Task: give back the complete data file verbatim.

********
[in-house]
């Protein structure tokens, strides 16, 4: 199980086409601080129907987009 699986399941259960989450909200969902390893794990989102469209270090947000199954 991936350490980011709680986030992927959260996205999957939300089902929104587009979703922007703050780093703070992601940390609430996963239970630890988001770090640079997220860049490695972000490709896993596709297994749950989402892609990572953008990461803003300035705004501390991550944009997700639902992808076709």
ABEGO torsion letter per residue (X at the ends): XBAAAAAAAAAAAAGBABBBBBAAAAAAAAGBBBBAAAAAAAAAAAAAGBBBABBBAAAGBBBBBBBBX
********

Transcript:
[in-house]
């Protein structure tokens, strides 16, 4: 199980086409601080129907987009 699986399941259960989450909200969902390893794990989102469209270090947000199954 991936350490980011709680986030992927959260996205999957939300089902929104587009979703922007703050780093703070992601940390609430996963239970630890988001770090640079997220860049490695972000490709896993596709297994749950989402892609990572953008990461803003300035705004501390991550944009997700639902992808076709």
ABEGO torsion letter per residue (X at the ends): XBAAAAAAAAAAAAGBABBBBBAAAAAAAAGBBBBAAAAAAAAAAAAAGBBBABBBAAAGBBBBBBBBX